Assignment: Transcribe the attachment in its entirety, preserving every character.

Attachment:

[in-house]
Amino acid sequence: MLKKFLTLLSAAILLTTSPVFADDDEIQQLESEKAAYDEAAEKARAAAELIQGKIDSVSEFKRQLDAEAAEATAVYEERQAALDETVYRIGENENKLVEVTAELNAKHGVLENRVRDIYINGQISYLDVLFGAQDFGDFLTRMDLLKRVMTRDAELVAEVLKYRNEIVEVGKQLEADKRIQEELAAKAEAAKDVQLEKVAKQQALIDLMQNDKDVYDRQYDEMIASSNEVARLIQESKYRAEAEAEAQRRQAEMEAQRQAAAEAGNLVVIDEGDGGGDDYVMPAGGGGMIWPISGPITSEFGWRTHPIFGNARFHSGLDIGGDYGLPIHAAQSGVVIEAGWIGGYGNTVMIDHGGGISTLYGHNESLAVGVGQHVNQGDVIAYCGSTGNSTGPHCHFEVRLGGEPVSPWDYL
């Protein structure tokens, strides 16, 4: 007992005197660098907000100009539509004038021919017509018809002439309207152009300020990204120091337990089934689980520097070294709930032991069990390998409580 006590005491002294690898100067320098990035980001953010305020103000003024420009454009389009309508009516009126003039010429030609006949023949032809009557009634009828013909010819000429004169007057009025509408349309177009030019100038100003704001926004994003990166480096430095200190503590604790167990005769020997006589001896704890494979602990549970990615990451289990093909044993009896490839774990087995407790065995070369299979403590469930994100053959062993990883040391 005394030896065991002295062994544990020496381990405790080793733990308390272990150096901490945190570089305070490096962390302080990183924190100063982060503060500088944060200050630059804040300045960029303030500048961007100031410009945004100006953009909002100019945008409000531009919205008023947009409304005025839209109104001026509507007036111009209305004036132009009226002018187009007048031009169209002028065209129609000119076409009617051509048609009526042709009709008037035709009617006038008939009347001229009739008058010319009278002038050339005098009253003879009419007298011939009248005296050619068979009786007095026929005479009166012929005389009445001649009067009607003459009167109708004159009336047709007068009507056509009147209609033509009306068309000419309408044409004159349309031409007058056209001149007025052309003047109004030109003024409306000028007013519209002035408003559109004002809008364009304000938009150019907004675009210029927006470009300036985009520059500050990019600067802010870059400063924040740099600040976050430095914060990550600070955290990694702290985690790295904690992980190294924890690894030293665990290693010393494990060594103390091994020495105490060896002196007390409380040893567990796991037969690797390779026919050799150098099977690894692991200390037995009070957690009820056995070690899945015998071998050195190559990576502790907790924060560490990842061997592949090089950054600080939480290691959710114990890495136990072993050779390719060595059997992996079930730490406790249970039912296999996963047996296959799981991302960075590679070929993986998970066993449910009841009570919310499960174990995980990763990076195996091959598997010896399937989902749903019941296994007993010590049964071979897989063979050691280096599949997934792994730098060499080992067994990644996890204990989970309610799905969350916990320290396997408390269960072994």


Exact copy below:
[in-house]
Amino acid sequence: MLKKFLTLLSAAILLTTSPVFADDDEIQQLESEKAAYDEAAEKARAAAELIQGKIDSVSEFKRQLDAEAAEATAVYEERQAALDETVYRIGENENKLVEVTAELNAKHGVLENRVRDIYINGQISYLDVLFGAQDFGDFLTRMDLLKRVMTRDAELVAEVLKYRNEIVEVGKQLEADKRIQEELAAKAEAAKDVQLEKVAKQQALIDLMQNDKDVYDRQYDEMIASSNEVARLIQESKYRAEAEAEAQRRQAEMEAQRQAAAEAGNLVVIDEGDGGGDDYVMPAGGGGMIWPISGPITSEFGWRTHPIFGNARFHSGLDIGGDYGLPIHAAQSGVVIEAGWIGGYGNTVMIDHGGGISTLYGHNESLAVGVGQHVNQGDVIAYCGSTGNSTGPHCHFEVRLGGEPVSPWDYL
């Protein structure tokens, strides 16, 4: 007992005197660098907000100009539509004038021919017509018809002439309207152009300020990204120091337990089934689980520097070294709930032991069990390998409580 006590005491002294690898100067320098990035980001953010305020103000003024420009454009389009309508009516009126003039010429030609006949023949032809009557009634009828013909010819000429004169007057009025509408349309177009030019100038100003704001926004994003990166480096430095200190503590604790167990005769020997006589001896704890494979602990549970990615990451289990093909044993009896490839774990087995407790065995070369299979403590469930994100053959062993990883040391 005394030896065991002295062994544990020496381990405790080793733990308390272990150096901490945190570089305070490096962390302080990183924190100063982060503060500088944060200050630059804040300045960029303030500048961007100031410009945004100006953009909002100019945008409000531009919205008023947009409304005025839209109104001026509507007036111009209305004036132009009226002018187009007048031009169209002028065209129609000119076409009617051509048609009526042709009709008037035709009617006038008939009347001229009739008058010319009278002038050339005098009253003879009419007298011939009248005296050619068979009786007095026929005479009166012929005389009445001649009067009607003459009167109708004159009336047709007068009507056509009147209609033509009306068309000419309408044409004159349309031409007058056209001149007025052309003047109004030109003024409306000028007013519209002035408003559109004002809008364009304000938009150019907004675009210029927006470009300036985009520059500050990019600067802010870059400063924040740099600040976050430095914060990550600070955290990694702290985690790295904690992980190294924890690894030293665990290693010393494990060594103390091994020495105490060896002196007390409380040893567990796991037969690797390779026919050799150098099977690894692991200390037995009070957690009820056995070690899945015998071998050195190559990576502790907790924060560490990842061997592949090089950054600080939480290691959710114990890495136990072993050779390719060595059997992996079930730490406790249970039912296999996963047996296959799981991302960075590679070929993986998970066993449910009841009570919310499960174990995980990763990076195996091959598997010896399937989902749903019941296994007993010590049964071979897989063979050691280096599949997934792994730098060499080992067994990644996890204990989970309610799905969350916990320290396997408390269960072994």